Sitcoms had always power on the American society as well as they always manages to teach something while they are entertaining people. One of the best sitcoms are the blackish sitcoms which both of its audience and actors are black. The other issue that is on the agenda in America is the police brutality towards the black people in recent days. The Talk, which is a popular TV Show decided to put this police brutality in their agenda and use the power of humor to criticize the things going on the Nation. It seems like the TV show managed what they are intended.
Within the show, The Talk was the conversation that African-American parents have with children about the realities of police brutalityagainst black citizens. Between the show and its audience, however, The Talk was the acknowledgment that “black-ish” is about a family in which that conversation was eventually going to happen.
Wednesday’s remarkable episode, “Hope,” pulled off both about as well as you could imagine: It was funny but heartbreaking, nuanced but not mealy-mouthed, blunt but not despairing. It firmly established “black-ish,” if there was any doubt, as a sitcom that’s not just timely but up to the challenge of its times.
The action in “Hope” started as a lot of topical sitcom episodes do, with a family watching the news on TV. The story was about a young black man brutalized by the police on video, with an indictment decision pending — but which one? The episode made the confusion part of the joke: Was it Chicago? Cincinnati? Charleston? Who can keep track? (Watching the episode, I had to Google whether the case — with familiar scenes of protest and coverage from CNN’s Don Lemon — was fictional.)
We’ve lived this scene many times, after all, since “black-ish” began in September 2014, a month after unrest broke out over the police shooting of Michael Brown in Ferguson, Mo. On the one hand, its timing was perfect: Here was a sitcom that was not only about a black family but asked what it means to be black today.
On the other hand, the premise of the pilot — Andre Johnson (Anthony Anderson) wrestles with how to instill racial consciousness in his kids, who he worries are growing up with an attitude that is too-postracial — already seemed almost quaint. The story lines in the first season of this ABC sitcom were smart about the particular dynamics of an upscale black family’s experience, but relatively small-scale.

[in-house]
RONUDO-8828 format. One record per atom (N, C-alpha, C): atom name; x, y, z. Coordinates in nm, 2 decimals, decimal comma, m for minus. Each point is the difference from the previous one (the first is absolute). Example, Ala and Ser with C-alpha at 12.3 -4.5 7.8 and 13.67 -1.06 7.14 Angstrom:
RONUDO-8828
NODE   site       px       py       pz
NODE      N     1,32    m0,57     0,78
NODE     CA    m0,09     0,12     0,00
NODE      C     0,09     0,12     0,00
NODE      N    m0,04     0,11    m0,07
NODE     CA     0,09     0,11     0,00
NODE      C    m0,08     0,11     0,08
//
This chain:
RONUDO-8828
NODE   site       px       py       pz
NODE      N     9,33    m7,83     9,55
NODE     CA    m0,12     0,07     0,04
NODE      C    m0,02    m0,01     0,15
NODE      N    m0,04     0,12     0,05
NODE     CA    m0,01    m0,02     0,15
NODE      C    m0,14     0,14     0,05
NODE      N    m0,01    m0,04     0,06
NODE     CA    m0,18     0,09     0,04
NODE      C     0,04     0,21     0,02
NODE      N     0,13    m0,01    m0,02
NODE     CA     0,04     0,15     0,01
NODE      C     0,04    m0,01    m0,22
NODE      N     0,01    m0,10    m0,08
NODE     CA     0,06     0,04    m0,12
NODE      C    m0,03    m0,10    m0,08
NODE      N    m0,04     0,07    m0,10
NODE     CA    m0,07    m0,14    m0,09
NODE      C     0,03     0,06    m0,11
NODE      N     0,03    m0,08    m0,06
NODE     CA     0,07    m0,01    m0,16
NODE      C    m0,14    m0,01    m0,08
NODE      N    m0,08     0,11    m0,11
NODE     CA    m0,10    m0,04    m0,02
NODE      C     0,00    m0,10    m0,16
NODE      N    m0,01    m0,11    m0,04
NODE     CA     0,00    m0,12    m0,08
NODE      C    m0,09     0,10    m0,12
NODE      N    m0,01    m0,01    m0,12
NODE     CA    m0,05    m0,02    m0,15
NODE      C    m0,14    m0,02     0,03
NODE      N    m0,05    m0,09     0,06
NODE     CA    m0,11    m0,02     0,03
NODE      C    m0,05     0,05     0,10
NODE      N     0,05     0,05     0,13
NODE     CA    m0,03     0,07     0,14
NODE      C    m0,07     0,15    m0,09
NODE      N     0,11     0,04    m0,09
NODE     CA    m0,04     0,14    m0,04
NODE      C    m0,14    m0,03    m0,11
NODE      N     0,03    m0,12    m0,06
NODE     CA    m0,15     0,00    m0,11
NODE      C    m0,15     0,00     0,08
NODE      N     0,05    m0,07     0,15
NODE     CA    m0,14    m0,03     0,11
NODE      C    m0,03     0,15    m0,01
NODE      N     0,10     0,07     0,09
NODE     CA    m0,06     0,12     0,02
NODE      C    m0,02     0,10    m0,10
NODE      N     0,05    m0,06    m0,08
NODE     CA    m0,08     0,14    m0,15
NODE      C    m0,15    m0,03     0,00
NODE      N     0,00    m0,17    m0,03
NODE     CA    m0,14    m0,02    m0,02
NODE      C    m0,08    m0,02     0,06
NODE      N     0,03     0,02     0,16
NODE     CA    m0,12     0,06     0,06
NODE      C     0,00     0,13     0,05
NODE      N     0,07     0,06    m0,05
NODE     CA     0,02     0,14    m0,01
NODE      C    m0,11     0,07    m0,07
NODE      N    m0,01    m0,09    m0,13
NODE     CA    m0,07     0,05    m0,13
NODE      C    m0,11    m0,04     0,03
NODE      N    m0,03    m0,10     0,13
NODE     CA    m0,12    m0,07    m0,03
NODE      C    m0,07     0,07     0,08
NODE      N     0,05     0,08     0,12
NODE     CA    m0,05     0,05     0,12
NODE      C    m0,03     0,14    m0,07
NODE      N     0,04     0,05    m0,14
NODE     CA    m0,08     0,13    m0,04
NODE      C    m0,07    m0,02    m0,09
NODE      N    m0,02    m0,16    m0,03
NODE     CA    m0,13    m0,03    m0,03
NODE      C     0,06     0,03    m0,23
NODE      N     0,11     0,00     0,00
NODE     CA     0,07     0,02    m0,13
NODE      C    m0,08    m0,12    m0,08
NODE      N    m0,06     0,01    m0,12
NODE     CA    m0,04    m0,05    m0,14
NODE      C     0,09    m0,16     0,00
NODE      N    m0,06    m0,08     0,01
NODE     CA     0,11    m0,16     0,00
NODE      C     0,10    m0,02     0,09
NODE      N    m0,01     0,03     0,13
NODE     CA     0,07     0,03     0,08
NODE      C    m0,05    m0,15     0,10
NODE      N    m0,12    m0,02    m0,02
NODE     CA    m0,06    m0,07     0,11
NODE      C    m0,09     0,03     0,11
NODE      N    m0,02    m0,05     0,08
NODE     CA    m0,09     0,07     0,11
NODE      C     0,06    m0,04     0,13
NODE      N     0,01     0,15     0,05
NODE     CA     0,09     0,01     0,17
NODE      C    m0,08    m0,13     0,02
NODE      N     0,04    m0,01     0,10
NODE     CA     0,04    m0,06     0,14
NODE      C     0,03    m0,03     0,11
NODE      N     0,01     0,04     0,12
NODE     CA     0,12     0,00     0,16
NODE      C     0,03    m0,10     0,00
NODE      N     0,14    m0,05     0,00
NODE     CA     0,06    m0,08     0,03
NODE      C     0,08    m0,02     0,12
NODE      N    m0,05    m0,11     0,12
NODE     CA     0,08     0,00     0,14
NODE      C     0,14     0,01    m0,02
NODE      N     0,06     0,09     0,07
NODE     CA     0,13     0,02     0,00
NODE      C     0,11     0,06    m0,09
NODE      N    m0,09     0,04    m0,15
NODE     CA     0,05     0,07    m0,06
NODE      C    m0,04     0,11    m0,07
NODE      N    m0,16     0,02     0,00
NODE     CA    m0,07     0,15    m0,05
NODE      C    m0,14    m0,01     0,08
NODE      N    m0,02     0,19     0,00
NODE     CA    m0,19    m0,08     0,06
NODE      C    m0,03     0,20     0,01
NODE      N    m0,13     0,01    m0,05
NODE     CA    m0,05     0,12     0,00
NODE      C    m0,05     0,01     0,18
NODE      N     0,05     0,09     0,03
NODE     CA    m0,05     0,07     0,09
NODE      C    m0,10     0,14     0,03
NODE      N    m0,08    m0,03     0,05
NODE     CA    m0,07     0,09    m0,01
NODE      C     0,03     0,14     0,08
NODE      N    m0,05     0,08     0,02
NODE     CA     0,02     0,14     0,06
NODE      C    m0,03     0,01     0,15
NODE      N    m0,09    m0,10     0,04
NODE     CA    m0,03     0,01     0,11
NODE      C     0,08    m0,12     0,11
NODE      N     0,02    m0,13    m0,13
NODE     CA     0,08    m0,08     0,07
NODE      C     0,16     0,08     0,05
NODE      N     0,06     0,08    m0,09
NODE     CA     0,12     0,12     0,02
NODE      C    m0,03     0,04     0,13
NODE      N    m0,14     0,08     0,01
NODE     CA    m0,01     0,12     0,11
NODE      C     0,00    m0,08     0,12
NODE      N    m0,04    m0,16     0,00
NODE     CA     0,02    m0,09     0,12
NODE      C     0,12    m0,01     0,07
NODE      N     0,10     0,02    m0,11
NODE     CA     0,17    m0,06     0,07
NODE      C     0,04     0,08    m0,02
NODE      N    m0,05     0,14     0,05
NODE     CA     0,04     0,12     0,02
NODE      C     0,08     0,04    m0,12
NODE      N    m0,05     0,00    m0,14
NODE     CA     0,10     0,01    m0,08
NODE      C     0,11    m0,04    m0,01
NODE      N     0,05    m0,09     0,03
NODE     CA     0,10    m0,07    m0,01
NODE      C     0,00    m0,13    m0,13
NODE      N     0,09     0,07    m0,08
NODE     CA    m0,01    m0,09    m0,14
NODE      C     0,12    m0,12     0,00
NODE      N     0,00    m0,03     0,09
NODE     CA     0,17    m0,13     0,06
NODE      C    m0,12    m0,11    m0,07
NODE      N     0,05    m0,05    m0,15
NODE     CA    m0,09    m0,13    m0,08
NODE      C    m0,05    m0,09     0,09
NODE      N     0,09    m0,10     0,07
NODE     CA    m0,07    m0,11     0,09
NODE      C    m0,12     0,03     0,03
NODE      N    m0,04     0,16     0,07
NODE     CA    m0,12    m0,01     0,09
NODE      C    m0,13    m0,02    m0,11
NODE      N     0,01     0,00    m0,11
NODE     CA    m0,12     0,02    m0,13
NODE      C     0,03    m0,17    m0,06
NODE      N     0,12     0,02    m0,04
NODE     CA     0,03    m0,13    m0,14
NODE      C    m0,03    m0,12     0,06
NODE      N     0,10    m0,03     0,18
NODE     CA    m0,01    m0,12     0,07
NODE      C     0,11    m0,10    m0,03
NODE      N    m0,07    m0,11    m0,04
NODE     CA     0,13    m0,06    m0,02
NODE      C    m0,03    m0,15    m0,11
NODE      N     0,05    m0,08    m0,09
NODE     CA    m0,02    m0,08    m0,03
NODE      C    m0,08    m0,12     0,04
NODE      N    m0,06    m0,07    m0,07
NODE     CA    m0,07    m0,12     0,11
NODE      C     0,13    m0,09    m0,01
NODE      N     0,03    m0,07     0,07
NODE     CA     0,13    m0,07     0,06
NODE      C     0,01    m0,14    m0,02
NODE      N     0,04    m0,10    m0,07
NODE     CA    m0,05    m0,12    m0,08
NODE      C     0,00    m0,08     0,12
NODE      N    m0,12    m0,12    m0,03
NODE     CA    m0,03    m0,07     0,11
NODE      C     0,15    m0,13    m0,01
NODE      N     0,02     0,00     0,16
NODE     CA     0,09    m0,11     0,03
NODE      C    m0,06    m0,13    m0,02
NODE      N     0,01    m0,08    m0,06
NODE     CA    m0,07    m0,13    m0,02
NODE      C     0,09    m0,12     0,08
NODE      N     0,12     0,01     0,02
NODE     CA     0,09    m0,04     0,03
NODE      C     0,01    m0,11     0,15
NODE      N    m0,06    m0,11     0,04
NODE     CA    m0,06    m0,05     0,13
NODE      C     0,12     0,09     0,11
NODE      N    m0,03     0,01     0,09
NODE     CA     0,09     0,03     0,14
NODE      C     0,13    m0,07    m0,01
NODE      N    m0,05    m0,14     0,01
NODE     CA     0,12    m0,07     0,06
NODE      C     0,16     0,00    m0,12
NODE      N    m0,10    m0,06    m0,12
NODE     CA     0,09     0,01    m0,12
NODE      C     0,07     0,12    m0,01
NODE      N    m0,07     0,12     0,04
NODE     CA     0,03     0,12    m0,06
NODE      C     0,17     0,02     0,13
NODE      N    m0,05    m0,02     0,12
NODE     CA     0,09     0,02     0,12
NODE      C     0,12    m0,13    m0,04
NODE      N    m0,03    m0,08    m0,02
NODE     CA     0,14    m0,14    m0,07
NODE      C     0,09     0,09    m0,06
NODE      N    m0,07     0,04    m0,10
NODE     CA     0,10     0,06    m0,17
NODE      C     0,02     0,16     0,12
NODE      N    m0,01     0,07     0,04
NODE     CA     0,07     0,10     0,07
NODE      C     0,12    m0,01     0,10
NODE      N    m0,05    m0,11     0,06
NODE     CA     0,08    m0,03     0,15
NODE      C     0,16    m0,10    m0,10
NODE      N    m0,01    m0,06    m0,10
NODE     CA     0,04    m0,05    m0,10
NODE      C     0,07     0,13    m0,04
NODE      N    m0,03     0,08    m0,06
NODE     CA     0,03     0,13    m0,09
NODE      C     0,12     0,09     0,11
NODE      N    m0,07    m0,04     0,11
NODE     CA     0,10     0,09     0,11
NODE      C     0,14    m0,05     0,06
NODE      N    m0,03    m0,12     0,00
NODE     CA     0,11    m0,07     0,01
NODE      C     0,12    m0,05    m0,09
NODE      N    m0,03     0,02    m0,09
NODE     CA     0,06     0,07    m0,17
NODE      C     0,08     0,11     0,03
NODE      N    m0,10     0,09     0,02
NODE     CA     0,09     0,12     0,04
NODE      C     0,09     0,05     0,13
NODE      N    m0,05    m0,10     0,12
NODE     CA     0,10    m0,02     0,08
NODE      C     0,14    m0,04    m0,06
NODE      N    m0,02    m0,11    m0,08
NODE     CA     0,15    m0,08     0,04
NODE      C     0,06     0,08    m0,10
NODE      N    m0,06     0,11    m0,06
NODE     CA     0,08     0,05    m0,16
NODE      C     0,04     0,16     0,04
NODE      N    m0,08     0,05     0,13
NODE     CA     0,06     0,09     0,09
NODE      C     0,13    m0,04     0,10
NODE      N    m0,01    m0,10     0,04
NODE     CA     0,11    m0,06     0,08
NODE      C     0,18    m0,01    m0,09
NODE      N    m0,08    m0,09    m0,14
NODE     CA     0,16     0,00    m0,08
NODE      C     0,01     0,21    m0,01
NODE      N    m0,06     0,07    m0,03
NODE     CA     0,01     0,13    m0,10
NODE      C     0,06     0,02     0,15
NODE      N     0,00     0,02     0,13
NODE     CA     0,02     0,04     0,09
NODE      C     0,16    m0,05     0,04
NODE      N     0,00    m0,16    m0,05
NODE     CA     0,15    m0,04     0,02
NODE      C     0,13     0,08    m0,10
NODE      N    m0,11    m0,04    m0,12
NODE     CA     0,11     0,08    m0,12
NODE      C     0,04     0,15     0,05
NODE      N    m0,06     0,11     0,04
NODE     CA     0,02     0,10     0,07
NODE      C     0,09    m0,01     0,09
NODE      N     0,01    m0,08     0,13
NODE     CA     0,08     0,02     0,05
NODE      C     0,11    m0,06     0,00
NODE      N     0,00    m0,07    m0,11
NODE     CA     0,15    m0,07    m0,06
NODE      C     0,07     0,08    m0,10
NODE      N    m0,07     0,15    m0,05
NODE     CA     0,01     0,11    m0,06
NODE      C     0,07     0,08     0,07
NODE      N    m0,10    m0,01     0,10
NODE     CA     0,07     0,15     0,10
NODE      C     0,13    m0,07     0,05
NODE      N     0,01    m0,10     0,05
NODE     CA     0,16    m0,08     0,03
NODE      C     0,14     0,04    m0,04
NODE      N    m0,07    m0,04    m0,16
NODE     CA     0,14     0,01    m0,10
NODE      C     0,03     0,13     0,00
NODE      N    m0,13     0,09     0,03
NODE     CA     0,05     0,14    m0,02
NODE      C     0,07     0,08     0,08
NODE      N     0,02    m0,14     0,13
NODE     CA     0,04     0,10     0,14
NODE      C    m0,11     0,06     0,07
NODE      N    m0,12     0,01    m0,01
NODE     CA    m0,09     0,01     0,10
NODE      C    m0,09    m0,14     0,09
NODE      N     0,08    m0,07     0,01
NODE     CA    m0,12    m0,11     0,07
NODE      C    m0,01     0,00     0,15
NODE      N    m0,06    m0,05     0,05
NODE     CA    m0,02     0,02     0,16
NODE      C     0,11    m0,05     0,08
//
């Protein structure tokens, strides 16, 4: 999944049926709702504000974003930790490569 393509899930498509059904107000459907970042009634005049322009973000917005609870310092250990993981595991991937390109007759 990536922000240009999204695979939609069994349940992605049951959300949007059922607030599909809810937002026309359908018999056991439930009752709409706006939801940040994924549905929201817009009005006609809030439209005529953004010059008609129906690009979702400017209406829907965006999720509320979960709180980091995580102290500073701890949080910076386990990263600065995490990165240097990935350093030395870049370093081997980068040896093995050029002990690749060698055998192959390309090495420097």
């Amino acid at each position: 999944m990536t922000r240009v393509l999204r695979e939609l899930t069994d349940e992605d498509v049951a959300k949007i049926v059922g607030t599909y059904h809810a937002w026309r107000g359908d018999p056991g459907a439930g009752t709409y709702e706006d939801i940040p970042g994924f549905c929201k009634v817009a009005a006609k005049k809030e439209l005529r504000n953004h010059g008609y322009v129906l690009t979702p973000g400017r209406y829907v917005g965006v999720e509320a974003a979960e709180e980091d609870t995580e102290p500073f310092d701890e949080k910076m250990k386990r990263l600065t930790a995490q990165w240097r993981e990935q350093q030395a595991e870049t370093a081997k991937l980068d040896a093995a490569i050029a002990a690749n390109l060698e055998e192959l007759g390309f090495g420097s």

The second season upped the ante, right from the premiere, “The Word,” a blistering and hilarious breakdown of a racial epithet and the customs around it. Even before this week, it had referenced police issues, as when Ruby (Jenifer Lewis), in a recent episode, urged Andre to call the cops, “but before you do, make sure they know a black man owns this house.”
I’m not sure if this is a matter of “black-ish” getting braver so much as the show realizing it was ready. Having fleshed out and added characters (Ruby, for instance, who can bring down the house with a line reading of “cilantro”), it built a multigenerational clan that could believably pin down a touchy subject from every angle.
The show now has history, it has our investment, and that lets an episode like “Hope” land hard. Rainbow (Tracee Ellis Ross) could take the semi-thankless position of arguing for the legal system (and wanting to keep her younger kids innocent) without seeming simply naïve. Pops (Laurence Fishburne) could both bluntly argue that “the police are damn thugs” and reveal himself as a former member of the less-than-militant Bobcats (“We were Panther-adjacent!”).
Most movingly, “Hope” subtly circled back to that 2014 pilot, in which Andre worried that Junior (Marcus Scribner) was forgetting his blackness; when Junior resolves to join the protest, Andre suddenly worries that his son has become black-aware enough to get himself killed.
That, and Andre’s reminding Rainbow how exciting it was to see President Obama inaugurated, and how terrifying to see him leave the protection of his limo — and how the two feelings are inextricable — gave the show a new and well-earned depth.
But beyond the character moments, “Hope” managed to work in a stunning amount of American racial history (and current events) into a single episode without coming off like a sitcom Wikipedia page.
In a single half-hour, it connected Ta-Nehisi Coates with James Baldwin; offered a primer on Freddie Gray and Sandra Bland; contrasted Andre’s Gen-X-Malcolm-X black nationalism with the generation before and after him; and swiftly laid out O.J. Simpson as an “idiot” whose acquittal was nonetheless a moral victory. It was broadly relevant and brilliantly specific (see the final tag, in which Ruby spray-painted “BLACK-OWNED” on the garage, a visual reference to the Los Angeles riots).
A sitcom can’t erase differences. (I can come to “black-ish” only as a white guy who watches it every week with two sons who love it; that doesn’t change the fact that they’ll never need the same version of The Talk that the Johnson kids get.) But “Hope” proved how sitcoms can still matter; even in a time of fragmented audiences, they can connect. No talk is going to work miracles, but it beats saying nothing.